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Long-legged Buzzard Buteo rufinus

This species has an extremely large range, and hence does not approach the thresholds for Vulnerable under the range size criterion (extent of occurrence <20,000 km2 combined with a declining or fluctuating range size, habitat extent/quality, or population size and a small number of locations or severe fragmentation). The population trend appears to be fluctuating, and hence the species does not approach the thresholds for Vulnerable under the population trend criterion (>30% decline over ten years or three generations). The population size has not been quantified, but it is not believed to approach the thresholds for Vulnerable under the population size criterion (<10,000 mature individuals with a continuing decline estimated to be >10% in ten years or three generations, or with a specified population structure). For these reasons the species is evaluated as Least Concern.

Taxonomic source(s)
del Hoyo, J.; Collar, N. J.; Christie, D. A.; Elliott, A.; Fishpool, L. D. C. 2014. HBW and BirdLife International Illustrated Checklist of the Birds of the World. Barcelona, Spain and Cambridge UK: Lynx Edicions and BirdLife International.
Porter, R. F.; Kirwan, G. M. 2010. Studies of Socotran birds VI. The taxonomic status of the Socotra Buzzard. Bulletin of the British Ornithologists' Club 130(2): 116-131.

Taxonomic note
Buteo buteo (Sibley and Monroe 1990, 1993) was split into B. buteo and B. bannermani by Hazevoet (1995) but Clouet and Wink (2000) and Hazevoet (1995) noted that bannermani has a close genetic affinity with B. rufinus: bannermanni and rufinus are thus currently treated as conspecific pending further study. A previously unnamed Buteo from Socotra (formerly included within B. rufinus by the BirdLife Taxonomic Working Group) has now been formally named Buteo socotraensis (Porter and Kirwan 2010), and has been recognised as a species by the BTWG.

Population justification
The European population is estimated at 11,800-19,200 pairs, which equates to 23,700-38,400 mature individuals (BirdLife International 2015). Europe forms approximately 17% of the global range, so a very preliminary estimate of the global population size is 139,000-226,000 mature individuals, although further validation of this estimate is needed. It is placed in the band 100,000 to 499,999 mature individuals.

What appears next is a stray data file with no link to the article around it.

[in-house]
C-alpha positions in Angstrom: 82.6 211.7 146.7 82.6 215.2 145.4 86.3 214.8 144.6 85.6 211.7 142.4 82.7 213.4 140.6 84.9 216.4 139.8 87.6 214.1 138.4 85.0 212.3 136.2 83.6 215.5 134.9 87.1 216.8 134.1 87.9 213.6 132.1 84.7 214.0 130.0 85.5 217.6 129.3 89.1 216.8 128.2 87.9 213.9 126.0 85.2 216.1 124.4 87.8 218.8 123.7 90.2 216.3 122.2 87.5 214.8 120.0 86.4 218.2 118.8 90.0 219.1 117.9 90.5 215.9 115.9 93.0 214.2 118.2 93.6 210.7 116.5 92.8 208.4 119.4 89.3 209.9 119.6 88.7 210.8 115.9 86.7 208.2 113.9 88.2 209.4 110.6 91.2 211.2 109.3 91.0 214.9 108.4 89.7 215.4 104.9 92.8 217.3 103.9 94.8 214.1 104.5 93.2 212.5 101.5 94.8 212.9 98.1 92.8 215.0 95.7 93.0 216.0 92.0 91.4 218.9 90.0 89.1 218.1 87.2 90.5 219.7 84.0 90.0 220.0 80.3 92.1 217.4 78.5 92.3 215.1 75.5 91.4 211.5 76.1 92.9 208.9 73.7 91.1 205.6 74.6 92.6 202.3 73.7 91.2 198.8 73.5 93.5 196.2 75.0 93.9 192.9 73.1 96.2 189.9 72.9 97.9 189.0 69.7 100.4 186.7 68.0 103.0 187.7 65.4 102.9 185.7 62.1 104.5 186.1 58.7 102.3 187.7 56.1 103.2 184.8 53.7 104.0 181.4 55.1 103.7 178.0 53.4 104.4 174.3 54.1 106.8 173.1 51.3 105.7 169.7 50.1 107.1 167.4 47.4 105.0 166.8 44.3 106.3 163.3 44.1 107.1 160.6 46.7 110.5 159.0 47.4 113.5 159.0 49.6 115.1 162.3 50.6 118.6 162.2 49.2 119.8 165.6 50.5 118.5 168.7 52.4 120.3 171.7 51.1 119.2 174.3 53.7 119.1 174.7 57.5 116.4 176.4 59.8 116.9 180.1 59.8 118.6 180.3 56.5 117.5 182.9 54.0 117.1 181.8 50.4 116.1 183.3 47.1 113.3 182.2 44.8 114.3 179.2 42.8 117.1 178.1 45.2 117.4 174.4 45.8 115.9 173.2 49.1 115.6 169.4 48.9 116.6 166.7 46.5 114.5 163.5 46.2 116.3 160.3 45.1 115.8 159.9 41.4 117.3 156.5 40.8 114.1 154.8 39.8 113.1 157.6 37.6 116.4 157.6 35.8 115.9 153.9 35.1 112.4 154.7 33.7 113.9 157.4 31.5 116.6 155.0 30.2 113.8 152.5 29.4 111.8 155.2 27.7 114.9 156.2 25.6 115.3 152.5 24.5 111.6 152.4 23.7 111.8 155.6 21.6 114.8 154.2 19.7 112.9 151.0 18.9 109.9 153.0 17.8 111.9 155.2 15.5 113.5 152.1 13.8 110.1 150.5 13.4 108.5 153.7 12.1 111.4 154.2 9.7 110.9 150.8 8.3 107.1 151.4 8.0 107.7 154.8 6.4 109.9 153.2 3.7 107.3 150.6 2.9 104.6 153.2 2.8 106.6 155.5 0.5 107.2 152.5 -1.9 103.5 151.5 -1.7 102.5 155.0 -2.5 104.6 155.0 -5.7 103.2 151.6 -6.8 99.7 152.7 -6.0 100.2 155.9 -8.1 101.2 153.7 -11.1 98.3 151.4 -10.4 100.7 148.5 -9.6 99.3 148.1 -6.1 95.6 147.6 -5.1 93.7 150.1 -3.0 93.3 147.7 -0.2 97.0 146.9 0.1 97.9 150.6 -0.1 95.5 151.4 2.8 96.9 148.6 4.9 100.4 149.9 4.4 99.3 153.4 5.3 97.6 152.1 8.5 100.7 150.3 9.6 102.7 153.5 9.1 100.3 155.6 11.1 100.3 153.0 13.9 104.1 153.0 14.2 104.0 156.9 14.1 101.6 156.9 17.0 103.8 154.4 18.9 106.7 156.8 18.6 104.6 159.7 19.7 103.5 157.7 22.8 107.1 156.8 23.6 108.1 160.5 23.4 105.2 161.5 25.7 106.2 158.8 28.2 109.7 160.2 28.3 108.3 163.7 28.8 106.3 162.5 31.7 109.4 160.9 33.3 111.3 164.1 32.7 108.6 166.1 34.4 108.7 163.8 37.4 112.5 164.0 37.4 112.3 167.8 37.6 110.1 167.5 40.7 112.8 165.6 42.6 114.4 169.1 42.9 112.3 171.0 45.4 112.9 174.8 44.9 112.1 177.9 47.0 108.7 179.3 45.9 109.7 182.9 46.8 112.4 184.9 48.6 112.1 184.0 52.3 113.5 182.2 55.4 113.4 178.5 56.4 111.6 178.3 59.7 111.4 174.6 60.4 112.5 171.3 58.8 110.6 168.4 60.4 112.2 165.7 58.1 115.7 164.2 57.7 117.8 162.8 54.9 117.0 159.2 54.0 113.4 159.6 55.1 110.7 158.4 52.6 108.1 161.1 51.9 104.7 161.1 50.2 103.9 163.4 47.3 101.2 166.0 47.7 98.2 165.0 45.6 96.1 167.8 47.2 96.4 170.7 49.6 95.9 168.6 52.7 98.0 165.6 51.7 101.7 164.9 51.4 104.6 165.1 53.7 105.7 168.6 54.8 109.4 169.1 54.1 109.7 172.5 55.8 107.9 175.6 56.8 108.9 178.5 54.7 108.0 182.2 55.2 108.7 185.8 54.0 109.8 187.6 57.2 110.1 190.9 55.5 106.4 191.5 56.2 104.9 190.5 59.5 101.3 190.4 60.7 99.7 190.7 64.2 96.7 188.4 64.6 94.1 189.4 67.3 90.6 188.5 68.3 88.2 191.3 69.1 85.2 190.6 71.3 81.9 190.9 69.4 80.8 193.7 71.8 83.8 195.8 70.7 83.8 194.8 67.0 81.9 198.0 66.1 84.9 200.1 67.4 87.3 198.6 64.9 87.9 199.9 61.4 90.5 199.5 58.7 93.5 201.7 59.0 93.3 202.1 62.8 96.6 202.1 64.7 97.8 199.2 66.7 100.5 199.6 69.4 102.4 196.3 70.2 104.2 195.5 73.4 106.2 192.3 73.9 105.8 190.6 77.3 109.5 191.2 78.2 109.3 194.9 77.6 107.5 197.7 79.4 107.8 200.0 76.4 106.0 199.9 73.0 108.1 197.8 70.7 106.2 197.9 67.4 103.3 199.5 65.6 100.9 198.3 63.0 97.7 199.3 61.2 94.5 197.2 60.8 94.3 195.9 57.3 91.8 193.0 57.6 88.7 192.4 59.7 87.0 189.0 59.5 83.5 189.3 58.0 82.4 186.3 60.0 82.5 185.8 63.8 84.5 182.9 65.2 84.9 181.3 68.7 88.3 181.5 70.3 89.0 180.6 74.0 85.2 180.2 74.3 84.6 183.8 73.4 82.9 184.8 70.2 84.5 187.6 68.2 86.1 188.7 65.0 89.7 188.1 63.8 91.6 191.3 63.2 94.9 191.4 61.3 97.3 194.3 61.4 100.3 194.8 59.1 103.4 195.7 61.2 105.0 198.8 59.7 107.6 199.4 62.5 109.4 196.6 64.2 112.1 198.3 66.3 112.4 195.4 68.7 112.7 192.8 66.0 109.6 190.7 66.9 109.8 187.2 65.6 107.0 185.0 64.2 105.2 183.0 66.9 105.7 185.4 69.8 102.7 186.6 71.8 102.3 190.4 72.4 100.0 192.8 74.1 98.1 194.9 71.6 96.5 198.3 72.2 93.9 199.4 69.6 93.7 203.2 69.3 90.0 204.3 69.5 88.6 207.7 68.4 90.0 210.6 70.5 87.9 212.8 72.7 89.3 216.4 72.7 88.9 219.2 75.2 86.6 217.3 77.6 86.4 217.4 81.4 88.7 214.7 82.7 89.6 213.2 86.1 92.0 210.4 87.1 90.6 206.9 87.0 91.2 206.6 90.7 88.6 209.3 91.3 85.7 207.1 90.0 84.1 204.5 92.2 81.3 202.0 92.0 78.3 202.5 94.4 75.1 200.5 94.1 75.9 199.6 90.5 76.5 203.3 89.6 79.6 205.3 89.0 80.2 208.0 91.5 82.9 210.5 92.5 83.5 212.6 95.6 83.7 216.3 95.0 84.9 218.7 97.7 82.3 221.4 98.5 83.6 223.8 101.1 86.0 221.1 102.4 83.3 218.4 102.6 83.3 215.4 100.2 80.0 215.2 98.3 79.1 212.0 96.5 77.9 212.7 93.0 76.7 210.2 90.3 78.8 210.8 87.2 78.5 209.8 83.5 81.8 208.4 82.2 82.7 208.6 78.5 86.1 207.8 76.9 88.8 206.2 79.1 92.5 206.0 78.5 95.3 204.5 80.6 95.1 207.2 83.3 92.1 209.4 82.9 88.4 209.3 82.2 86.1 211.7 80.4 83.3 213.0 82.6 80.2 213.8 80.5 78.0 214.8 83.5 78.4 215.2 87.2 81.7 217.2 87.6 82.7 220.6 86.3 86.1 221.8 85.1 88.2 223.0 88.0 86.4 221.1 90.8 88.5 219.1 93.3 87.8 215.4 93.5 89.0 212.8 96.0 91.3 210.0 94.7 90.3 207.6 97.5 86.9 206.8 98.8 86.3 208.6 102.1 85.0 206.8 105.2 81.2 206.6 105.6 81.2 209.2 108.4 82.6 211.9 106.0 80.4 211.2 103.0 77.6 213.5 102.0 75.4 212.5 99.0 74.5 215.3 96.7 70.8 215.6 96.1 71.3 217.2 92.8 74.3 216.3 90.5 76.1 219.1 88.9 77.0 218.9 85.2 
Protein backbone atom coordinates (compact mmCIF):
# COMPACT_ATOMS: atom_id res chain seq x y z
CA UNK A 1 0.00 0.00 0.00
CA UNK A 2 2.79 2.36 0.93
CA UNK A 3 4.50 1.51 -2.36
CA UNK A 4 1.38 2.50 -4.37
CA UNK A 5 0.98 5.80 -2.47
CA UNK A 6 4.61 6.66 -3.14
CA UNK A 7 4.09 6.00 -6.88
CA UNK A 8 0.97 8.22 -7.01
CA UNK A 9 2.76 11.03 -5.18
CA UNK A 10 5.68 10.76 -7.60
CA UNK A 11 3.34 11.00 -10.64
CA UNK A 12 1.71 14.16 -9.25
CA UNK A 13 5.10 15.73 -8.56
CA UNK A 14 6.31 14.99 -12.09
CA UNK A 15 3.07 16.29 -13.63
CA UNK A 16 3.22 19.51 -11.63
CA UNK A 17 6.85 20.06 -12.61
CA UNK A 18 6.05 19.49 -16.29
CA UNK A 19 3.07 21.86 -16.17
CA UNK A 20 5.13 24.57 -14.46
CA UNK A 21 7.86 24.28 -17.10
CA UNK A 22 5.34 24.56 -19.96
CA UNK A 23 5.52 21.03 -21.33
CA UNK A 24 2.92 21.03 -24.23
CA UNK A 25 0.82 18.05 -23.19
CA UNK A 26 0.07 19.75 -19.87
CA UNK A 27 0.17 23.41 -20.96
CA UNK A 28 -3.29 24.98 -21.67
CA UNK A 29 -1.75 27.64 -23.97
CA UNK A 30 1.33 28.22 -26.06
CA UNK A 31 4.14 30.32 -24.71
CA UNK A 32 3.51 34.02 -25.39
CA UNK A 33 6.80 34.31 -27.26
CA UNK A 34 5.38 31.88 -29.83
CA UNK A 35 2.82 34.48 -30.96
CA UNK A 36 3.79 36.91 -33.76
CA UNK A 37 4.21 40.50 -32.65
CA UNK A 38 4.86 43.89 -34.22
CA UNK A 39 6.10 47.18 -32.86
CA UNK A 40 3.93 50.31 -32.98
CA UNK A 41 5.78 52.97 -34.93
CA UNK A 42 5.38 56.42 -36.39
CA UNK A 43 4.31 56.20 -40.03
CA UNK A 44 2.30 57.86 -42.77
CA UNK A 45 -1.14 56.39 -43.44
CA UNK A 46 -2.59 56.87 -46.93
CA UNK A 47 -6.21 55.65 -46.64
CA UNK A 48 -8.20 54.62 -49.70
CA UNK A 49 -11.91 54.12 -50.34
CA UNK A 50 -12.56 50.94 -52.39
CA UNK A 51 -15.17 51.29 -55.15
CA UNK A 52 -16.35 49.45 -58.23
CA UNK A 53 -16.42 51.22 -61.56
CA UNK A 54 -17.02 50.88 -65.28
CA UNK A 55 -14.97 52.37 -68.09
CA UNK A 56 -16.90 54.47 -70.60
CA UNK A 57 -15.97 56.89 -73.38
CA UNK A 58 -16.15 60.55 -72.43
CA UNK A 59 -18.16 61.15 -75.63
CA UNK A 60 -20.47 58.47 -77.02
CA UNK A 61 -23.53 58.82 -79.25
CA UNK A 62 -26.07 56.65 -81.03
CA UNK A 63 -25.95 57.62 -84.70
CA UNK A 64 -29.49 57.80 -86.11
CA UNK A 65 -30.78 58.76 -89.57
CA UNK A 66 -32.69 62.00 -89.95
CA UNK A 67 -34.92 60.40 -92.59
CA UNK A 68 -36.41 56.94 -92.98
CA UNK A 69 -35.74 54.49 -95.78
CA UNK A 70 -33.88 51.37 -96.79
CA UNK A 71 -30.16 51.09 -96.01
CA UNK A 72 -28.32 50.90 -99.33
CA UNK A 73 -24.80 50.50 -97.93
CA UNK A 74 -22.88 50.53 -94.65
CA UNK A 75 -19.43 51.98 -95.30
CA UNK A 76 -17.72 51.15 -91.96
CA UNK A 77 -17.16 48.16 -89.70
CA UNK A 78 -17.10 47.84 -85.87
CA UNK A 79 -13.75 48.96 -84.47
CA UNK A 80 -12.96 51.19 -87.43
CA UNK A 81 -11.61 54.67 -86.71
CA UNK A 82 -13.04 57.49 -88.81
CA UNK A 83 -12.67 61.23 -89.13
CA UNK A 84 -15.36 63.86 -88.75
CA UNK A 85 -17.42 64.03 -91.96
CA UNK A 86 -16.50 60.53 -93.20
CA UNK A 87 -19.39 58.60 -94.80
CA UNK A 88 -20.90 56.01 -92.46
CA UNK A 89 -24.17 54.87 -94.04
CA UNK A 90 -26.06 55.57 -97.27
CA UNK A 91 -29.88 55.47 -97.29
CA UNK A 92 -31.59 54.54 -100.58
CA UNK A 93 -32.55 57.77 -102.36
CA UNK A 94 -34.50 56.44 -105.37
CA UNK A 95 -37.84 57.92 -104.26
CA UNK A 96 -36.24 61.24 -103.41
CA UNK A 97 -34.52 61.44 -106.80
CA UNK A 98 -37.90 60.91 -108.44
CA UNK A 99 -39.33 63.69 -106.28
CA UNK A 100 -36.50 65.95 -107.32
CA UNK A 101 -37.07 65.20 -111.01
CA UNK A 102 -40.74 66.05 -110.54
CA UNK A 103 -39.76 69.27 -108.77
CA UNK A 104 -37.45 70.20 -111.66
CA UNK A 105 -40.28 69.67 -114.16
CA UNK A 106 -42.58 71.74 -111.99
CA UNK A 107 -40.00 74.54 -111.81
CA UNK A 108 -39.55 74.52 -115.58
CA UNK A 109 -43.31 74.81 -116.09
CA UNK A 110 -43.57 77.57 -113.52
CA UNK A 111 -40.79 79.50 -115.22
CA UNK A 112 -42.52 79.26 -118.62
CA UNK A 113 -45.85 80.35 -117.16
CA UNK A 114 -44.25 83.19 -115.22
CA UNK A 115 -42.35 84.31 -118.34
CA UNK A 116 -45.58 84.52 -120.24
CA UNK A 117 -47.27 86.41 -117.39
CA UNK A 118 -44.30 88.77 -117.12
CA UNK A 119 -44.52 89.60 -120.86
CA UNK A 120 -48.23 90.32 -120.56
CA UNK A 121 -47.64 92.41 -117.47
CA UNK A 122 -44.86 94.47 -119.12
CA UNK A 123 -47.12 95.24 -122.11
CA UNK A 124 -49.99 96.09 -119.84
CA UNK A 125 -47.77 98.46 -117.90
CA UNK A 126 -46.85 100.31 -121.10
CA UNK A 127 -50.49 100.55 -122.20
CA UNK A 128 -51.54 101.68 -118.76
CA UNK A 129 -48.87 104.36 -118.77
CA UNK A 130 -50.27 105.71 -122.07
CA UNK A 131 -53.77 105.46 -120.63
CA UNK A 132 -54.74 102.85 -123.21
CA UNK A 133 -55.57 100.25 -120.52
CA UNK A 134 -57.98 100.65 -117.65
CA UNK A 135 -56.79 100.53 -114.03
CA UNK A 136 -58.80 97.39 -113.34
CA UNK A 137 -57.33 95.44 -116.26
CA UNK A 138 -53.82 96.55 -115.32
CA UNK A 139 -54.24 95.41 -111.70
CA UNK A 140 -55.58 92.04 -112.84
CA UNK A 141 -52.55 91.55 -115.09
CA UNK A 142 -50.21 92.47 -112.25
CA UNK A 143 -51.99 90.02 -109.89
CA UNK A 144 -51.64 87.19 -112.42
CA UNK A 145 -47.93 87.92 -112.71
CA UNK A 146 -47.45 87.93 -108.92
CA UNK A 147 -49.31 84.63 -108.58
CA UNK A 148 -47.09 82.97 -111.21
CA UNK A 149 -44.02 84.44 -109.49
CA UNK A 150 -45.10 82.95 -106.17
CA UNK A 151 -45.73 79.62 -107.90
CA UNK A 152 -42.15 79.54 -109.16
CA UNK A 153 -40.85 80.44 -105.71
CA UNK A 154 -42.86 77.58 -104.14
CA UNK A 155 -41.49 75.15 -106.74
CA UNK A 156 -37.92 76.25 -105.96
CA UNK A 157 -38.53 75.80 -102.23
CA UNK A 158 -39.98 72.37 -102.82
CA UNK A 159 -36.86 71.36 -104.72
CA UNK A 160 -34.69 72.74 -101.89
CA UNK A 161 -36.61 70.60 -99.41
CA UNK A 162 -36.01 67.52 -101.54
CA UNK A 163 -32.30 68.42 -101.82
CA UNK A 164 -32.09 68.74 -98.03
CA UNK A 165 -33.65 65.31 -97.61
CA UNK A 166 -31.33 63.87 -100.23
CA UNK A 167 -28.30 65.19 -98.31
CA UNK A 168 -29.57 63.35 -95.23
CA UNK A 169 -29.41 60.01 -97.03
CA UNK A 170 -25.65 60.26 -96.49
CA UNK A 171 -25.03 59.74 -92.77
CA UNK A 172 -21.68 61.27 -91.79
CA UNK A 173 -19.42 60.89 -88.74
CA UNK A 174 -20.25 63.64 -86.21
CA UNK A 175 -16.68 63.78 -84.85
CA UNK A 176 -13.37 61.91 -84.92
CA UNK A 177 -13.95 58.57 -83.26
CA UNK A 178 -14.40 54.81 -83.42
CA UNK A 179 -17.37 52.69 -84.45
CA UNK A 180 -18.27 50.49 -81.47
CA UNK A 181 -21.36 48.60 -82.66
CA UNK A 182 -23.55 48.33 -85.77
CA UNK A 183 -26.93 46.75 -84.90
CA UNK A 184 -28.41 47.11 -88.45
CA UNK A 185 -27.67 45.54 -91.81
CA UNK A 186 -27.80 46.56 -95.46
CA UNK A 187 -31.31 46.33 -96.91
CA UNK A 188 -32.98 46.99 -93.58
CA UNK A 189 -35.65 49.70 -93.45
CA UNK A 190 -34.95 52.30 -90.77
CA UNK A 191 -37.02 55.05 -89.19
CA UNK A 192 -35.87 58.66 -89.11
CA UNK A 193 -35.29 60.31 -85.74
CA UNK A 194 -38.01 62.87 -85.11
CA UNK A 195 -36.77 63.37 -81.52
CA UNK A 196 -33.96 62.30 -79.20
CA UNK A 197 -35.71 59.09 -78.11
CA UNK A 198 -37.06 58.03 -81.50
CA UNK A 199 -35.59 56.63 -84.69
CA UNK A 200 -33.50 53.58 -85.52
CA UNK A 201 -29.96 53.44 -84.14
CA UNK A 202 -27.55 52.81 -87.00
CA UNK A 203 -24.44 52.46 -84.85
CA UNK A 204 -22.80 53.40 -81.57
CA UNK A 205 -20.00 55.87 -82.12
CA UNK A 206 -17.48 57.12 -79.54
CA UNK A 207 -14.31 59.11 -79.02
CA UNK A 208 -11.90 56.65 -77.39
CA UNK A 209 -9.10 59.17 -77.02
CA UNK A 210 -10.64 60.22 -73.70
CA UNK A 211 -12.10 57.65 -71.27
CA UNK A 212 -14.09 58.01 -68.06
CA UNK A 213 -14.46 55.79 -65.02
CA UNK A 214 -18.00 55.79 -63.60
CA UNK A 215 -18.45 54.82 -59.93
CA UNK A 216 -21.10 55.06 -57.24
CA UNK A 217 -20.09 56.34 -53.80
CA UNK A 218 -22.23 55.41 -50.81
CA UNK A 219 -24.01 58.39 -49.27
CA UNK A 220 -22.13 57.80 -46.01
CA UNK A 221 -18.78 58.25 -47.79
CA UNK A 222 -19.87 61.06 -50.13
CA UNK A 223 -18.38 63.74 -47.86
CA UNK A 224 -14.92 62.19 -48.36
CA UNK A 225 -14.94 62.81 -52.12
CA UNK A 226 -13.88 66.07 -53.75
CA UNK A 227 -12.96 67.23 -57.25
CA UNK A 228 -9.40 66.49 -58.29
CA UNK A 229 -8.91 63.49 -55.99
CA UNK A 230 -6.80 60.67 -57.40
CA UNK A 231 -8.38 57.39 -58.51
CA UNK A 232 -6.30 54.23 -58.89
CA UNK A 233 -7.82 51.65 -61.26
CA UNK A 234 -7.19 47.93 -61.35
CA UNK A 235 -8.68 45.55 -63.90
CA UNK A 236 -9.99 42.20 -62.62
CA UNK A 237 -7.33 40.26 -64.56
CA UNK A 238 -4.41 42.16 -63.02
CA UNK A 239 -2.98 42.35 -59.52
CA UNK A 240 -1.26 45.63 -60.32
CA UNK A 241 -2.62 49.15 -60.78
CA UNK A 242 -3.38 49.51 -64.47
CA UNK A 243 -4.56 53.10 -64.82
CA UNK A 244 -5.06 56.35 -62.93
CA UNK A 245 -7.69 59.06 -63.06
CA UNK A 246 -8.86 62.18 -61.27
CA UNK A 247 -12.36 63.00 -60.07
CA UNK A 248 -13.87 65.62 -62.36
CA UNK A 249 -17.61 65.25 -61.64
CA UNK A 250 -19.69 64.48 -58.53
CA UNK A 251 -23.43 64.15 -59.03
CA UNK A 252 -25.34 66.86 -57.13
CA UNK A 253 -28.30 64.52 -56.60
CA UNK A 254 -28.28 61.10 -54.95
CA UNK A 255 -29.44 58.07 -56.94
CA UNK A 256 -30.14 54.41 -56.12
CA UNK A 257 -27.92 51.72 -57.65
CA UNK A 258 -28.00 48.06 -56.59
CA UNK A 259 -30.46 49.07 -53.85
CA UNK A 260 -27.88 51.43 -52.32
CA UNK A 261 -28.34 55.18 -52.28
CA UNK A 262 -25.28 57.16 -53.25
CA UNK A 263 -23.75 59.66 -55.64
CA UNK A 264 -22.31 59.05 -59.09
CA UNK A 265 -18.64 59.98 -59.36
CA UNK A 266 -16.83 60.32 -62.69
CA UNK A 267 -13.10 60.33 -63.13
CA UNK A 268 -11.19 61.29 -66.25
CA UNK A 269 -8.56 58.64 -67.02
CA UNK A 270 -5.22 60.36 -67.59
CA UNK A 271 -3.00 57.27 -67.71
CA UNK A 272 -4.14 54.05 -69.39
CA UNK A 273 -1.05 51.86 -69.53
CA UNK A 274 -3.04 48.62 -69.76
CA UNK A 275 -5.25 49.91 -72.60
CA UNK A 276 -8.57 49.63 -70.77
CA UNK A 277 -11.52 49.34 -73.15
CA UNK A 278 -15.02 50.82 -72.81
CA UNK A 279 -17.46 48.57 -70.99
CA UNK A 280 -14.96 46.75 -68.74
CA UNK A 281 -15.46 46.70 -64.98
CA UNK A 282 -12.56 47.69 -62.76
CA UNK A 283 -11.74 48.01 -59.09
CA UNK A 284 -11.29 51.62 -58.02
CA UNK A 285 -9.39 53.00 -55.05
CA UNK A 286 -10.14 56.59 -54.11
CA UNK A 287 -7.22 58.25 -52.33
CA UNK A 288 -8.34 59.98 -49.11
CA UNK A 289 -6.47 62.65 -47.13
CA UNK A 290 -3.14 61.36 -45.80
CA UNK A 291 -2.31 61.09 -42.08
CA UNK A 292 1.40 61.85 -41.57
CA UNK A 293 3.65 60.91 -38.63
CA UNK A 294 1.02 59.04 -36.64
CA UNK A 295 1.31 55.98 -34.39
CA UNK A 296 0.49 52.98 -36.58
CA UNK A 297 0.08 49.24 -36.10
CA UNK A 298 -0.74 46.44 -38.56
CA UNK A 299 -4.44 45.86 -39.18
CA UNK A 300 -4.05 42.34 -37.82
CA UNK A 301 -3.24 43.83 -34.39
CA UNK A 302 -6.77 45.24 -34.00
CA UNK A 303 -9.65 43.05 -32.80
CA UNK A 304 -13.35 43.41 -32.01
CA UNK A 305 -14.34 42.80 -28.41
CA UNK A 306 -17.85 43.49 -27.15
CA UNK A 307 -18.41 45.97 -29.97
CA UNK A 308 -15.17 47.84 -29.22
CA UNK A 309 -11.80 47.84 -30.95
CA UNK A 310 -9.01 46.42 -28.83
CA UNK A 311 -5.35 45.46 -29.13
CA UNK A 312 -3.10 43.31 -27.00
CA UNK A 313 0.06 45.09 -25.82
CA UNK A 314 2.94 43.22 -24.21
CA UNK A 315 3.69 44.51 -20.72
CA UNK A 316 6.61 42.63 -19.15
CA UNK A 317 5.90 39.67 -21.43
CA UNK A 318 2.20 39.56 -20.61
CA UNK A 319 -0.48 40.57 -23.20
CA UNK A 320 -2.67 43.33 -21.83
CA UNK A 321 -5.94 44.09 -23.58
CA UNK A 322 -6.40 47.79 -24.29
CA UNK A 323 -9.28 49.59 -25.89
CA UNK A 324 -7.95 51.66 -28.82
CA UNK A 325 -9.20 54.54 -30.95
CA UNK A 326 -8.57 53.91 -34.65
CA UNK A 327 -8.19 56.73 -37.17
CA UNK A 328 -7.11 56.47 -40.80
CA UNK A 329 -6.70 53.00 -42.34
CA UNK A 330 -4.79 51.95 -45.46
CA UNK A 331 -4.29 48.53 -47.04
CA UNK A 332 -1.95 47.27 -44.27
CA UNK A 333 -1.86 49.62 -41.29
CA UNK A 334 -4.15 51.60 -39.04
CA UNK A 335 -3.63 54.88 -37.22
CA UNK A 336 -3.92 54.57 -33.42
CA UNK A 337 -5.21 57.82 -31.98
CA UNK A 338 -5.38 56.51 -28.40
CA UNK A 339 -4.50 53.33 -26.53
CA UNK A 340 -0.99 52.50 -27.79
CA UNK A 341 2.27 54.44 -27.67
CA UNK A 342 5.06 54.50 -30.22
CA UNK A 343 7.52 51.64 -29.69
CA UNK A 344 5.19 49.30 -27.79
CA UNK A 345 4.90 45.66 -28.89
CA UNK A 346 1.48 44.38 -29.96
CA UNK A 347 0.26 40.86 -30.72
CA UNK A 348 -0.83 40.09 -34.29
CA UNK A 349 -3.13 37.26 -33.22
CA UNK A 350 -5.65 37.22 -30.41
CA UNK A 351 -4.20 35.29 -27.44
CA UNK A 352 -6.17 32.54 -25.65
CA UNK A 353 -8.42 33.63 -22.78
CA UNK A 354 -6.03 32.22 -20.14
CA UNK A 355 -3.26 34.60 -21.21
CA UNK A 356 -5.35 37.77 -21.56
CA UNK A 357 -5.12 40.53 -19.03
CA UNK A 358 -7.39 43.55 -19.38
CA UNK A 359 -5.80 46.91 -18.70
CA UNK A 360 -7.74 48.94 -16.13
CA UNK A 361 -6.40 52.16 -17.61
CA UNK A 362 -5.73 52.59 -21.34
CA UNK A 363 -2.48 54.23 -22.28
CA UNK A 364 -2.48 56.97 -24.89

Trend justification
The population is suspected to fluctuate in response to vole populations (Ferguson-Lees and Christie 2001). The European trend is currently estimated to be increasing (BirdLife International 2015) however accounting for fluctuations the global population trend for this species is estimated to be stable.

Behaviour North African birds are resident, but birds breeding in Eurasia migrate south to North Africa and southern Asia, leaving their breeding grounds in August and September and returning in March and April (del Hoyo et al. 1994). It is generally observed singly, in pairs or in small family groups, but is more gregarious on migration when larger flocks can form (Ferguson-Lees and Christie 2001). Habitat It is a species of open areas, particularly steppe and semi-desert, and has been recorded up to 3,500 m (del Hoyo et al. 1994). Diet It feeds mainly on small mammals (del Hoyo et al. 1994). Breeding site The nest is made on cliff ledges and crags (del Hoyo et al. 1994). Management information Birds require sufficient outcrops, trees or disused nests on which to build their own nests (del Hoyo et al. 1994).

The population in Israel declined as a result of pesticide poisoning in the 1950s, but has since recovered (Ferguson-Lees and Christie 2001), however afforestation remains a threat (Friedemann et al. 2011). It is very highly vulnerable to the impacts of potential wind energy developments (Strix 2012). The species is also threatened by habitat destruction through agricultural intensification which may also reduce prey species. An increase in orchards and vineyards has reduced suitable habitat in Bulgaria (Demerdzhiev et al. 2014). Electrocution has also caused fatalities (Mebs and Schmidt 2006). In Saudi Arabia, stone quarrying has reduced populations (Global Raptor Information Network 2015). In China, rubbish and waste materials used in nest construction were identified as potential causes of nest failures (Wu et al. 2008). In its Sahelian range, the species is vulnerable to habitat degradation through wood harvesting, overgrazing, burning and exposure to pesticides (Thiollay 2007).